*Not all of these five sea creatures are fish, but you get the idea.

1) A lil’ fish who likes to kill clams with his favorite rock

The orange spotted tuskfish is one of many creatures that have caused scientists to reconsider the idea that the ability to “use tools” is reserved for animals with higher cognition and brain functions (like, you know, we primates). These fish pick up clams in their mouths, drag them over to something hard — a rock or coral — and then hurl the clams against it until the bivalves split open and the fish can feast on the tasty morsel inside.

It’s the sort of behavior that couldn’t have been captured even 10 years ago, according to Blue Planet’s producers. The presence of a diver’s bubbles or a whirring camera would have spooked the fish, whose process can take several hours. But for Blue Planet II, new breathing systems that don’t produce bubbles and much quieter equipment on the whole allowed for camera operators to get right up close to the tuskfish as it spent hours on end tossing a shell against a coral, trying to get at the clam inside. (The footage appears in the new series’ first episode.)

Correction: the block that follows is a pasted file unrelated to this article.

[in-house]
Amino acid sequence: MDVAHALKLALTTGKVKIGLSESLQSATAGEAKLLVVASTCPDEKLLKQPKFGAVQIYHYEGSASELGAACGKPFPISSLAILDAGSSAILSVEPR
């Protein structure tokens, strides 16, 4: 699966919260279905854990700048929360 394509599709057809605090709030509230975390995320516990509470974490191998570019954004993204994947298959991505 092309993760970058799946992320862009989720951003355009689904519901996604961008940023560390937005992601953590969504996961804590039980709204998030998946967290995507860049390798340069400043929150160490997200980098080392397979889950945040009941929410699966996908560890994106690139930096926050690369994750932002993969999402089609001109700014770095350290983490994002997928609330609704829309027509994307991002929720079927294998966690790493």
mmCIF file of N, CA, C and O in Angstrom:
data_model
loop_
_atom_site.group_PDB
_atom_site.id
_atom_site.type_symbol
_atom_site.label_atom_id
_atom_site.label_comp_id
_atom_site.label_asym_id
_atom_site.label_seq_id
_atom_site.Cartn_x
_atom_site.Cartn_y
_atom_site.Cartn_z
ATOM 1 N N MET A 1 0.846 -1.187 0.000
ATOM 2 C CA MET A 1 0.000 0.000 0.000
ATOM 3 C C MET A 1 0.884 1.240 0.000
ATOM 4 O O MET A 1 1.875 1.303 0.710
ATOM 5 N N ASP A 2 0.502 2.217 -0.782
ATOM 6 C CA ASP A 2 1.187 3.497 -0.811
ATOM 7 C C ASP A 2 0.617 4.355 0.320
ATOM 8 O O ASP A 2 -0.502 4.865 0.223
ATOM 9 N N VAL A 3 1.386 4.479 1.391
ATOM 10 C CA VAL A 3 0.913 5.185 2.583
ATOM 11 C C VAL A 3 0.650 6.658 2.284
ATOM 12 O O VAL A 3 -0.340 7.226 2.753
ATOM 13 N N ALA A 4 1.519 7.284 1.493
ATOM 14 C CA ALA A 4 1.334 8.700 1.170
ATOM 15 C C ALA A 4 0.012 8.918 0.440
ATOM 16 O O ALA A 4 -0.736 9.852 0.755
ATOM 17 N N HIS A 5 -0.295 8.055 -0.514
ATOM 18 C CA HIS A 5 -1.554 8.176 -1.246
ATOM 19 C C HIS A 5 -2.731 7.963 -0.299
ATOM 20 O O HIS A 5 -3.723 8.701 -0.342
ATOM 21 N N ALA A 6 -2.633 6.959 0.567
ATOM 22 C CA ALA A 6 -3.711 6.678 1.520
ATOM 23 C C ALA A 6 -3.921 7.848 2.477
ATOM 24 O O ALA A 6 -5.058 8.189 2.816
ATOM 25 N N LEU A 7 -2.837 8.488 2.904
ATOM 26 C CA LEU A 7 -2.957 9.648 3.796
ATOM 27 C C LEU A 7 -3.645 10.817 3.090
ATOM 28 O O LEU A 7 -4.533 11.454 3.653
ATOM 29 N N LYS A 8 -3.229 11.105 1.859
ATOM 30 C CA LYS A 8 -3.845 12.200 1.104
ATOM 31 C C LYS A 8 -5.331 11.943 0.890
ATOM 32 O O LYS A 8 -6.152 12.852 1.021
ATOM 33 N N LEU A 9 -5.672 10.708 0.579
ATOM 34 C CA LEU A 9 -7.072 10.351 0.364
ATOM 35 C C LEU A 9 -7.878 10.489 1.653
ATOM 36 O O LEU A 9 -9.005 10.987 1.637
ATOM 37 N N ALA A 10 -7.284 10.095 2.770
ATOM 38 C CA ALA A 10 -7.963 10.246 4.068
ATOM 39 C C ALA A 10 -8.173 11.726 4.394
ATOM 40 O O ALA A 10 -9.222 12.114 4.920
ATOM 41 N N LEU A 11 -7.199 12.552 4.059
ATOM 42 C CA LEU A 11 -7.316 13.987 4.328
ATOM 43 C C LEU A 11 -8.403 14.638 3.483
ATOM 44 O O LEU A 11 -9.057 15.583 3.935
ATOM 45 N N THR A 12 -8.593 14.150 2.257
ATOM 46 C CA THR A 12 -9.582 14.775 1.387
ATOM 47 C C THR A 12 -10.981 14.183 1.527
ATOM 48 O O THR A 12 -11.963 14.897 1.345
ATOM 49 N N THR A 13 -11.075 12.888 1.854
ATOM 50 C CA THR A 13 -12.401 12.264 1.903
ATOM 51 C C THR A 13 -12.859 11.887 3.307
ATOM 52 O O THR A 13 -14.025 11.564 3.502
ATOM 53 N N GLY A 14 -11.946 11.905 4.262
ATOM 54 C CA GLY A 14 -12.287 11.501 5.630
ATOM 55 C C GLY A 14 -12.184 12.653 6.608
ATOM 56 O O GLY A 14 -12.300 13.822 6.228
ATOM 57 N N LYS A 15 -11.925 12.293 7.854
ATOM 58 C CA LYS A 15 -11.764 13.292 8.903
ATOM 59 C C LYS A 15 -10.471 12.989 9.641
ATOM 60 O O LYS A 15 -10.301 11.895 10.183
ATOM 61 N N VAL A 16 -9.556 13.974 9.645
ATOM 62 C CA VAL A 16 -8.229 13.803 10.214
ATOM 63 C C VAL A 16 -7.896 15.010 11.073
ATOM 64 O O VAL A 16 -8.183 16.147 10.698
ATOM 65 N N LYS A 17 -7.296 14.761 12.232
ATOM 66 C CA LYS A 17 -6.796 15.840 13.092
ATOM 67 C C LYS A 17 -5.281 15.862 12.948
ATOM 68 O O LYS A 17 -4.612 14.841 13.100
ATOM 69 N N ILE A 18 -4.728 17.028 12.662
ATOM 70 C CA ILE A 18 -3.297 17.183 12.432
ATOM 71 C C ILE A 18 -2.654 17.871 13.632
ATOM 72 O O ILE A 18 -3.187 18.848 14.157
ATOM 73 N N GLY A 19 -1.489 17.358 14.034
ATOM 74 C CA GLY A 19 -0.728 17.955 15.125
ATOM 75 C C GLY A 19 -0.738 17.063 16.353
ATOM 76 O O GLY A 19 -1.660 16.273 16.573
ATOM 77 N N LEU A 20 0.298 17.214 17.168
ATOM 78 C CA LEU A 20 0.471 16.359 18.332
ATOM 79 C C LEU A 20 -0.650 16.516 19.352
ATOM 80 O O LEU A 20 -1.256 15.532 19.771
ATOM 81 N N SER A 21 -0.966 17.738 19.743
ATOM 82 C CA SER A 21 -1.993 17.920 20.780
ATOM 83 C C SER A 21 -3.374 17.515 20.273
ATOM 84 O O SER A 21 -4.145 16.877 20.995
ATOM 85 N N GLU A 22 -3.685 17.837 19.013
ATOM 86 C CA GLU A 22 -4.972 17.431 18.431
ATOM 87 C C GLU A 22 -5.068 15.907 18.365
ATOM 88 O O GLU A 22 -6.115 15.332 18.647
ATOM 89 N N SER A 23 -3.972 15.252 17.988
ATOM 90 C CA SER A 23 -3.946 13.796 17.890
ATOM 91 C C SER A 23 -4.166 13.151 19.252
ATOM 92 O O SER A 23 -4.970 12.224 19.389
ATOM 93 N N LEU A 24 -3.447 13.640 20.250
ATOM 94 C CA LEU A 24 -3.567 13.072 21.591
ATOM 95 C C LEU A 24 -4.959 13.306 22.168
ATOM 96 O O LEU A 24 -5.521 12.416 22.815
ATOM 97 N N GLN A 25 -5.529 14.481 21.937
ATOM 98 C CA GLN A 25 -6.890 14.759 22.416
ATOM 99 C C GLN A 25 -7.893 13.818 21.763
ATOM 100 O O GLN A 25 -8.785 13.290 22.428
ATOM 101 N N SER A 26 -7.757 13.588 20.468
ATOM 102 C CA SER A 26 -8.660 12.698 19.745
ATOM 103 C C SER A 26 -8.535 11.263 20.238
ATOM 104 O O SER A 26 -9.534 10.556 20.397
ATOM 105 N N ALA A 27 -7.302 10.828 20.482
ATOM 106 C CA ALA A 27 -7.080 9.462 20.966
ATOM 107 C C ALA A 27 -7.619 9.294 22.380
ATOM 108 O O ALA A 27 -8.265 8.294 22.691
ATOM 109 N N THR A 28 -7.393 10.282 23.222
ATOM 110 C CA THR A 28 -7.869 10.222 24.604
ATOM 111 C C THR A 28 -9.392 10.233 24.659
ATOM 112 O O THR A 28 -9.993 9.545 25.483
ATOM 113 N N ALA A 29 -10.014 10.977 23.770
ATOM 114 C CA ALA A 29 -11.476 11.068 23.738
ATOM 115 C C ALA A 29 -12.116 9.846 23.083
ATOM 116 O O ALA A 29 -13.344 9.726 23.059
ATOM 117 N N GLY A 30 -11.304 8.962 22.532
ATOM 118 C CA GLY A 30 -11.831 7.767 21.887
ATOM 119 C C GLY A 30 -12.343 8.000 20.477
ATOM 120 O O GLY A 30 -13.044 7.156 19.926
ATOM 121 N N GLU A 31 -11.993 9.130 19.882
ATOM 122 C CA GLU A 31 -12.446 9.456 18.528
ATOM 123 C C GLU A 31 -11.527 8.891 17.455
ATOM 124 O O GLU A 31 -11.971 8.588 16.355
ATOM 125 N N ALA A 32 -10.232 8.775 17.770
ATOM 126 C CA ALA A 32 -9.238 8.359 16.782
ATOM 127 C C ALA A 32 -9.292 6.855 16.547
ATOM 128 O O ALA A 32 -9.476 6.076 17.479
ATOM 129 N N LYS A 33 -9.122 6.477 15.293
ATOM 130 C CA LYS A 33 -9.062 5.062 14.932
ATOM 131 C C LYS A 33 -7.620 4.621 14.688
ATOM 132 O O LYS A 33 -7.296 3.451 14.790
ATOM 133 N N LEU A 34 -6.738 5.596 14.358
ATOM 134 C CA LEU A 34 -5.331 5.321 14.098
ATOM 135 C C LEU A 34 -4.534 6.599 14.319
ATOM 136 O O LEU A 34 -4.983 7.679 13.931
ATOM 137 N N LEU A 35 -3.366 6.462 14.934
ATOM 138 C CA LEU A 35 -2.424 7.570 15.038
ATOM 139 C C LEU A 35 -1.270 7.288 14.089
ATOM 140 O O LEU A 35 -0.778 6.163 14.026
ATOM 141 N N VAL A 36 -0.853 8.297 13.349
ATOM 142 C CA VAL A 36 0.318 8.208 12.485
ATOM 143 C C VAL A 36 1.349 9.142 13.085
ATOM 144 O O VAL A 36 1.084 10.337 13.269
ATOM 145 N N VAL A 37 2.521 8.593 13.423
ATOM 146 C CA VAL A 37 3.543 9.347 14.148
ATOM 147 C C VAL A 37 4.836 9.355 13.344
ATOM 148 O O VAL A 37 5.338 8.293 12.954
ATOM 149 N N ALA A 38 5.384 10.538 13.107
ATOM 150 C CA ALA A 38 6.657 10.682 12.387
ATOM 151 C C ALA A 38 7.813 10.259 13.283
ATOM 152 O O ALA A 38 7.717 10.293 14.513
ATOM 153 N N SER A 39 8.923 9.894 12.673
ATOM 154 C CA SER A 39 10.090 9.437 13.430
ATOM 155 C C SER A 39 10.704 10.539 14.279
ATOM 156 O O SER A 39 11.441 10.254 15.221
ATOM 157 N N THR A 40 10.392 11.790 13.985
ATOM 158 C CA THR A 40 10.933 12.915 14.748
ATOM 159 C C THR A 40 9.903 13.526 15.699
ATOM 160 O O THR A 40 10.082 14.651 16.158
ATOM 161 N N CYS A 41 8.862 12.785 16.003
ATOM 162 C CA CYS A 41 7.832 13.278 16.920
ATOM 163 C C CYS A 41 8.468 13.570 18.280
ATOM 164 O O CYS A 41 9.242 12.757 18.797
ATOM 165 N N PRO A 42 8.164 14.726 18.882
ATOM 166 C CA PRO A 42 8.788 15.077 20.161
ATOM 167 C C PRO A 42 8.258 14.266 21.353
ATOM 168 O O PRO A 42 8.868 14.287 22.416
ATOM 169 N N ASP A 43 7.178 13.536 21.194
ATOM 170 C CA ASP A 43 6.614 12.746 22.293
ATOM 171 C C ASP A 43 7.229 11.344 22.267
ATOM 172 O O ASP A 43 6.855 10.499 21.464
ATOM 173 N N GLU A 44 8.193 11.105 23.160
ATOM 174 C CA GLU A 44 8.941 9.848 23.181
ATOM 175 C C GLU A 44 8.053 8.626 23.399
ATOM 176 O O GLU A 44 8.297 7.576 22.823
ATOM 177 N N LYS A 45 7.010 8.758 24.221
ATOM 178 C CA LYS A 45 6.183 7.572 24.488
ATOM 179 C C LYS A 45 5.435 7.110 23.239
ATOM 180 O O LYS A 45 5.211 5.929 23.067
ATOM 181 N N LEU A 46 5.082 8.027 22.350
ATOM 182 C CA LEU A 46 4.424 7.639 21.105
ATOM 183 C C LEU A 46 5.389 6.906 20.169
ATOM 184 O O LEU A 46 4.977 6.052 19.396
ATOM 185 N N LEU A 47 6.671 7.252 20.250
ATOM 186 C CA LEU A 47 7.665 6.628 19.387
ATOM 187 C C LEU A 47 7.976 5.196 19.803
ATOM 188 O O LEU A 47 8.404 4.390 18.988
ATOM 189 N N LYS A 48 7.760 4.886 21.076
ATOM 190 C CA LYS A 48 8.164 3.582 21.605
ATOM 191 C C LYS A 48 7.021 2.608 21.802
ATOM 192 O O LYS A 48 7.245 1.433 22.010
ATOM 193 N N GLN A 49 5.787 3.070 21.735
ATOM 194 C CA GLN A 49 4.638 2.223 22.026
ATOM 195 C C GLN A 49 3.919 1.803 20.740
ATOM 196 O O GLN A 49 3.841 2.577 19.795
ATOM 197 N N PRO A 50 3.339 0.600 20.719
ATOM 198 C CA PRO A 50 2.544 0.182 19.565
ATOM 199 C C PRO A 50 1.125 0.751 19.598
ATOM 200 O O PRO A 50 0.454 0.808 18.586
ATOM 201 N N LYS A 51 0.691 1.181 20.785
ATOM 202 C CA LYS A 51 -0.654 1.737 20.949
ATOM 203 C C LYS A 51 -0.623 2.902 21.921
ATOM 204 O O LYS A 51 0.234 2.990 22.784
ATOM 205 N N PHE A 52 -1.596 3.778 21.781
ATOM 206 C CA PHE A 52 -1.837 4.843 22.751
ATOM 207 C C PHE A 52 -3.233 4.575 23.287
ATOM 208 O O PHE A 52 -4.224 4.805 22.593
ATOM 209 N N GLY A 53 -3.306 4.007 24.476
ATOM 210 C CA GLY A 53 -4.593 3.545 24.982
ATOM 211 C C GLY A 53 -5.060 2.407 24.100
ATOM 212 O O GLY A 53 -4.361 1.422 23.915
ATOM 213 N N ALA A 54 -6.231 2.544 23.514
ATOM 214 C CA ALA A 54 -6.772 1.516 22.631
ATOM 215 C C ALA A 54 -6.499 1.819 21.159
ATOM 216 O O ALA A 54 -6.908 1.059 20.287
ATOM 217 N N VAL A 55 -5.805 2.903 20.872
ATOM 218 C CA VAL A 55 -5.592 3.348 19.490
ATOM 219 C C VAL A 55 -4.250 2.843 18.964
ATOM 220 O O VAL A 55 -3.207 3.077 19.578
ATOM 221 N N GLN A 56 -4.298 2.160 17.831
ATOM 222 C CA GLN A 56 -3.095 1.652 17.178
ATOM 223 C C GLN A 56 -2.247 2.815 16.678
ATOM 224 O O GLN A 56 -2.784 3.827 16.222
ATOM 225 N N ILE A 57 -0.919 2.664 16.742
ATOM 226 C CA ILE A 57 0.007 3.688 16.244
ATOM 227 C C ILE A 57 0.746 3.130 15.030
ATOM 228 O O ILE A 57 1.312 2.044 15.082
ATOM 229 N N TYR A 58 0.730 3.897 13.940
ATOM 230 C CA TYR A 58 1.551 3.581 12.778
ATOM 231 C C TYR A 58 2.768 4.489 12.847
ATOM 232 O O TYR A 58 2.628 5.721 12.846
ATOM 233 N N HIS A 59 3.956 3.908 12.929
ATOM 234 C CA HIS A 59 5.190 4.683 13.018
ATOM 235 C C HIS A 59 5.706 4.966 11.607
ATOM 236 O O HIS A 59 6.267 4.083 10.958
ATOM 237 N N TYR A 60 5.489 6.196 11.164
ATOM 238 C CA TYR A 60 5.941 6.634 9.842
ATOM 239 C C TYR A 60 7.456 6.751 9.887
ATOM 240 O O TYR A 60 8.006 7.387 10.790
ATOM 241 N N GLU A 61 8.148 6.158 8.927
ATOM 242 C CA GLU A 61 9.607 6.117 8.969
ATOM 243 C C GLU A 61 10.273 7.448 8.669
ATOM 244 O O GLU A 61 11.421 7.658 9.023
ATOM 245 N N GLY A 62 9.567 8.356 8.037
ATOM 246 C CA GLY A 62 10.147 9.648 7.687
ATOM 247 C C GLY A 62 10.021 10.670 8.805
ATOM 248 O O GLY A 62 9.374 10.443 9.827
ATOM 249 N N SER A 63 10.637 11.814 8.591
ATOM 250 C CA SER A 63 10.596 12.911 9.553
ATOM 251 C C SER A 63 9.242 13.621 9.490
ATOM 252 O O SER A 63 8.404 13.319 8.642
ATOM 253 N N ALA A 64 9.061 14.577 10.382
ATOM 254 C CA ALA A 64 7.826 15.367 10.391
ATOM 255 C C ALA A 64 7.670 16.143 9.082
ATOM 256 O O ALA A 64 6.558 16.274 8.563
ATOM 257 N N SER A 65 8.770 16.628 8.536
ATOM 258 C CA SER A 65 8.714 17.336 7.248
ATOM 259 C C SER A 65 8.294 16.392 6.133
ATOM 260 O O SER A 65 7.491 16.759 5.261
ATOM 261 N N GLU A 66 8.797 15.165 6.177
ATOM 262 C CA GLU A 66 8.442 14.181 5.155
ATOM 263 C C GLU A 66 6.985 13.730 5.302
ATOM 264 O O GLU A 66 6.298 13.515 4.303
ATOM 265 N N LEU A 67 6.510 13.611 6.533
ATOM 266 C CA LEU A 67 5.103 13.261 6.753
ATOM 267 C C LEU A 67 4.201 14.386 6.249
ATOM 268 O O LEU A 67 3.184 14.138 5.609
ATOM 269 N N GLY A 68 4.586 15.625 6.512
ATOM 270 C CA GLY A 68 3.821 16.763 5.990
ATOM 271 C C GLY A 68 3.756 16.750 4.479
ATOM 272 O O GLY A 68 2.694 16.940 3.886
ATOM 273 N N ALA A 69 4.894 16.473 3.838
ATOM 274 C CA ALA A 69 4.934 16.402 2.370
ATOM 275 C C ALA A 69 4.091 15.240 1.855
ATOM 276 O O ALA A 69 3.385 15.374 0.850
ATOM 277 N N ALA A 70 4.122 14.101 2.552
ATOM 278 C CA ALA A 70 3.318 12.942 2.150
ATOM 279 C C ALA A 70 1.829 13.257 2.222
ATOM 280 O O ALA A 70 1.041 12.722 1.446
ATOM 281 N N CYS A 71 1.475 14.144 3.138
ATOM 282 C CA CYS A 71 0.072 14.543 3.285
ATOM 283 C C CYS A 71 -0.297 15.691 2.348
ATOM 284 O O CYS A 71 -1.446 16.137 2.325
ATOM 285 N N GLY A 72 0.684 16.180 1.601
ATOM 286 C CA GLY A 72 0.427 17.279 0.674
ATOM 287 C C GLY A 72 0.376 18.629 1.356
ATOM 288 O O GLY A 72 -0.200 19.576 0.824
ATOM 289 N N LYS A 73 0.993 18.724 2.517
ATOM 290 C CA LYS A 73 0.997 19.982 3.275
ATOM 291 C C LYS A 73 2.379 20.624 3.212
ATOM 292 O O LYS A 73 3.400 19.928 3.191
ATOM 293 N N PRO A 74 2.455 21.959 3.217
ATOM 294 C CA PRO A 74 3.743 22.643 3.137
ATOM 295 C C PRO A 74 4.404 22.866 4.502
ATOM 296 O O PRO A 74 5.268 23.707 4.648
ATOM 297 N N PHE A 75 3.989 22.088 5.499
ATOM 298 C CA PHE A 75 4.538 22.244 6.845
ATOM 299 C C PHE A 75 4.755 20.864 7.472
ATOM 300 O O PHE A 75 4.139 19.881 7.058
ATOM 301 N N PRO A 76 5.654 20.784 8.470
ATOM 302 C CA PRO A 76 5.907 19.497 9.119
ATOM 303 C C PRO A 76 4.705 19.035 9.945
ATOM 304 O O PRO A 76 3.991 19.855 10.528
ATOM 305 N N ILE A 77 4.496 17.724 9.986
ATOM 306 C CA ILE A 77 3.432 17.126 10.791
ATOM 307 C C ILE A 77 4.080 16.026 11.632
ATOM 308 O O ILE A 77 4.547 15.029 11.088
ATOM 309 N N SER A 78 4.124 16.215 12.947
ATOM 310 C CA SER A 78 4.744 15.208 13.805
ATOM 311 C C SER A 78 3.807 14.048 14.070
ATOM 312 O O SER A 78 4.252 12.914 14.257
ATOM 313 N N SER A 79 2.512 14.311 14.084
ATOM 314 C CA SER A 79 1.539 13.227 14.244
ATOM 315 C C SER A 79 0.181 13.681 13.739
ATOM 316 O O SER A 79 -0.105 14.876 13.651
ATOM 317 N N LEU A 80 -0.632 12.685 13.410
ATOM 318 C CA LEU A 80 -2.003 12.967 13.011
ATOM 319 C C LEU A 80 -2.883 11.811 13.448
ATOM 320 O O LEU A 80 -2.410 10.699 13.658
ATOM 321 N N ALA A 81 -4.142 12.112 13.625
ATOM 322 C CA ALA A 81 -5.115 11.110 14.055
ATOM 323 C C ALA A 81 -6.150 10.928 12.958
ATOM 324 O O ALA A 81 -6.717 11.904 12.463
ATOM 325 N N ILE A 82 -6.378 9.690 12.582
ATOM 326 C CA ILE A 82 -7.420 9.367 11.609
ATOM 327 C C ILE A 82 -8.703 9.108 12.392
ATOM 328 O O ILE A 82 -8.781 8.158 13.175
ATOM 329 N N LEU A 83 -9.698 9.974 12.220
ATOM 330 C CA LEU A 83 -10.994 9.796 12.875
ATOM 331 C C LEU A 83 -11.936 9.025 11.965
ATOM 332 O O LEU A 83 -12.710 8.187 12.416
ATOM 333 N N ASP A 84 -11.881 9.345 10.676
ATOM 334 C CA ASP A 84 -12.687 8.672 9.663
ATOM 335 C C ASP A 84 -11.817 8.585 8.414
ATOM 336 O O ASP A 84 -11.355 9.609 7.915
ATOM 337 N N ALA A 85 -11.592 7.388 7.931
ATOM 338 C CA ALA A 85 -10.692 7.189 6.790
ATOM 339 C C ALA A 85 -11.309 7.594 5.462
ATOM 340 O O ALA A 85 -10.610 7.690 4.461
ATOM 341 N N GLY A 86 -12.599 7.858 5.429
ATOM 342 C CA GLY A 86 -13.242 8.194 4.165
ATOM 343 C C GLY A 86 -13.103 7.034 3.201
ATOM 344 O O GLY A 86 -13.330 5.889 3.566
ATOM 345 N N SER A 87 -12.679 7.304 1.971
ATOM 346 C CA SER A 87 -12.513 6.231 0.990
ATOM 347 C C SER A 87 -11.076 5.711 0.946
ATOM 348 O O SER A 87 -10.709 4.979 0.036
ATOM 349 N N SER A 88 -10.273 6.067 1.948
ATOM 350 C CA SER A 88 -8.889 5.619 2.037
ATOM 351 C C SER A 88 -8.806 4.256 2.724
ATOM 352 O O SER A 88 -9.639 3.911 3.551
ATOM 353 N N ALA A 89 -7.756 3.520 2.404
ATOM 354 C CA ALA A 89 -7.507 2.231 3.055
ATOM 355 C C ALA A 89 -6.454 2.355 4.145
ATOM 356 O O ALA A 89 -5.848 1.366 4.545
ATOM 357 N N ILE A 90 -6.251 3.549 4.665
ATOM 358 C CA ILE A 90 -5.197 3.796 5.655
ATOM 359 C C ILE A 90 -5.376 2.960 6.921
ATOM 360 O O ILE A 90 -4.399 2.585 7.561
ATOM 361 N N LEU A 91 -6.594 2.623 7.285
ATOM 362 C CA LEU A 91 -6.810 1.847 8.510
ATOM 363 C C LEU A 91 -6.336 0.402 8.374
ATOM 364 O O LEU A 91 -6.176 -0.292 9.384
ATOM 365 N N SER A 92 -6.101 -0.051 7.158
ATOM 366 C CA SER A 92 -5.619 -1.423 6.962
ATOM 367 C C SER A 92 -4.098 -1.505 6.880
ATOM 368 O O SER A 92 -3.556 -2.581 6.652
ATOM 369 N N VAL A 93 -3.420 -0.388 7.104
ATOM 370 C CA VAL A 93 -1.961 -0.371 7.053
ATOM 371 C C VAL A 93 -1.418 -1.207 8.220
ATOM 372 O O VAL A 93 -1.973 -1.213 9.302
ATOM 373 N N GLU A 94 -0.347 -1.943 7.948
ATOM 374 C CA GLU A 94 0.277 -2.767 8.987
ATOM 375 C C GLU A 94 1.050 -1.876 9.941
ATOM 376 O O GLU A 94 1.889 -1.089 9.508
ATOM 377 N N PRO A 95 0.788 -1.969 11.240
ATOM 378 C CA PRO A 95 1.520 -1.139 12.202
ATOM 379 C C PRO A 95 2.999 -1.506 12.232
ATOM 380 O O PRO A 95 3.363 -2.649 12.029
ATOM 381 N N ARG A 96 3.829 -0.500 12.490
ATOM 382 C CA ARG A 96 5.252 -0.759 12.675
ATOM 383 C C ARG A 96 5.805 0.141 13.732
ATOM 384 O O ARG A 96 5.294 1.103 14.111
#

Nature documentaries are one genre where better technology can lead to a better film. Throughout the past several decades, but especially since the debut of Planet Earth in 2006, the BBC has led the charge of embracing new and improved technologies to push the boundaries of what’s possible, by continually updating the equipment it uses to better and more inventively capture the lives of the animals it tracks. The tireless tuskfish, captured in surprisingly intimate detail, is just one example.

2) The terrifying sharks that patrol the deep, looking for dead whales to eat